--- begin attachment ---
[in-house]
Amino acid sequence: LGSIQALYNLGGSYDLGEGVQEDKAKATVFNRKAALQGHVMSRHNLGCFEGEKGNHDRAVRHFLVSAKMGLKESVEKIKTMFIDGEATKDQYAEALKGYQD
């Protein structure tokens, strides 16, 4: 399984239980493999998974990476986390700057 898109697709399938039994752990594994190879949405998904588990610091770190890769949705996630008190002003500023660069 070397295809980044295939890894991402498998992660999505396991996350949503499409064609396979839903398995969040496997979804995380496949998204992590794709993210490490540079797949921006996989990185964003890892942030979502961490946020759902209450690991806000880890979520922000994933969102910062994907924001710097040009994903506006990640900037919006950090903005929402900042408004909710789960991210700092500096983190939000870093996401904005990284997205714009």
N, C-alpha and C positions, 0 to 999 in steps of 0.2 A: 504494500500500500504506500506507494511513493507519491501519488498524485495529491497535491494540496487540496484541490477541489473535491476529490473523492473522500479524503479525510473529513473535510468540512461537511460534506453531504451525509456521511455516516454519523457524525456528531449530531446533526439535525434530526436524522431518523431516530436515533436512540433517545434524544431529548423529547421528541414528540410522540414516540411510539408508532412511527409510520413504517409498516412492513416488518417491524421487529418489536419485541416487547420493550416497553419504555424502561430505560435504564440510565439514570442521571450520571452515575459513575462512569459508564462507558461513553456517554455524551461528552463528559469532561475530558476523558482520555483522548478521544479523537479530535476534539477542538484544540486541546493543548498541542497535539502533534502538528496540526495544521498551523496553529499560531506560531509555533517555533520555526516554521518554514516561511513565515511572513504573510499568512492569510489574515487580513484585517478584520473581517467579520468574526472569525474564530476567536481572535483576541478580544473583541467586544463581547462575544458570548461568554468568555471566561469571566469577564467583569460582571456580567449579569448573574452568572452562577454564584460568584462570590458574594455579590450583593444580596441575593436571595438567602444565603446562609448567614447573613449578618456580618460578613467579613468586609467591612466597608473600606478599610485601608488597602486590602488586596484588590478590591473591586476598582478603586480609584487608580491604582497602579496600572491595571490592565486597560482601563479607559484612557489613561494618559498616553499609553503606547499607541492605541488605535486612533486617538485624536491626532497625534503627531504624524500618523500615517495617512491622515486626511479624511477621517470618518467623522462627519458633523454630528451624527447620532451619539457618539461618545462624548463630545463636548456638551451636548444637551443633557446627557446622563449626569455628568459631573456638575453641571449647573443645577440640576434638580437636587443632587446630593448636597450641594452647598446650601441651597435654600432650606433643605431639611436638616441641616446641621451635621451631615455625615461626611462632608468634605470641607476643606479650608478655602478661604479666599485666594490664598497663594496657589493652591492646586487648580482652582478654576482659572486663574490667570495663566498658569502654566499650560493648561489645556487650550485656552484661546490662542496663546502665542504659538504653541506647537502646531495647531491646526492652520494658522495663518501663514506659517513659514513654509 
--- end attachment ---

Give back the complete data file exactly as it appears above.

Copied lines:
[in-house]
Amino acid sequence: LGSIQALYNLGGSYDLGEGVQEDKAKATVFNRKAALQGHVMSRHNLGCFEGEKGNHDRAVRHFLVSAKMGLKESVEKIKTMFIDGEATKDQYAEALKGYQD
């Protein structure tokens, strides 16, 4: 399984239980493999998974990476986390700057 898109697709399938039994752990594994190879949405998904588990610091770190890769949705996630008190002003500023660069 070397295809980044295939890894991402498998992660999505396991996350949503499409064609396979839903398995969040496997979804995380496949998204992590794709993210490490540079797949921006996989990185964003890892942030979502961490946020759902209450690991806000880890979520922000994933969102910062994907924001710097040009994903506006990640900037919006950090903005929402900042408004909710789960991210700092500096983190939000870093996401904005990284997205714009």
N, C-alpha and C positions, 0 to 999 in steps of 0.2 A: 504494500500500500504506500506507494511513493507519491501519488498524485495529491497535491494540496487540496484541490477541489473535491476529490473523492473522500479524503479525510473529513473535510468540512461537511460534506453531504451525509456521511455516516454519523457524525456528531449530531446533526439535525434530526436524522431518523431516530436515533436512540433517545434524544431529548423529547421528541414528540410522540414516540411510539408508532412511527409510520413504517409498516412492513416488518417491524421487529418489536419485541416487547420493550416497553419504555424502561430505560435504564440510565439514570442521571450520571452515575459513575462512569459508564462507558461513553456517554455524551461528552463528559469532561475530558476523558482520555483522548478521544479523537479530535476534539477542538484544540486541546493543548498541542497535539502533534502538528496540526495544521498551523496553529499560531506560531509555533517555533520555526516554521518554514516561511513565515511572513504573510499568512492569510489574515487580513484585517478584520473581517467579520468574526472569525474564530476567536481572535483576541478580544473583541467586544463581547462575544458570548461568554468568555471566561469571566469577564467583569460582571456580567449579569448573574452568572452562577454564584460568584462570590458574594455579590450583593444580596441575593436571595438567602444565603446562609448567614447573613449578618456580618460578613467579613468586609467591612466597608473600606478599610485601608488597602486590602488586596484588590478590591473591586476598582478603586480609584487608580491604582497602579496600572491595571490592565486597560482601563479607559484612557489613561494618559498616553499609553503606547499607541492605541488605535486612533486617538485624536491626532497625534503627531504624524500618523500615517495617512491622515486626511479624511477621517470618518467623522462627519458633523454630528451624527447620532451619539457618539461618545462624548463630545463636548456638551451636548444637551443633557446627557446622563449626569455628568459631573456638575453641571449647573443645577440640576434638580437636587443632587446630593448636597450641594452647598446650601441651597435654600432650606433643605431639611436638616441641616446641621451635621451631615455625615461626611462632608468634605470641607476643606479650608478655602478661604479666599485666594490664598497663594496657589493652591492646586487648580482652582478654576482659572486663574490667570495663566498658569502654566499650560493648561489645556487650550485656552484661546490662542496663546502665542504659538504653541506647537502646531495647531491646526492652520494658522495663518501663514506659517513659514513654509 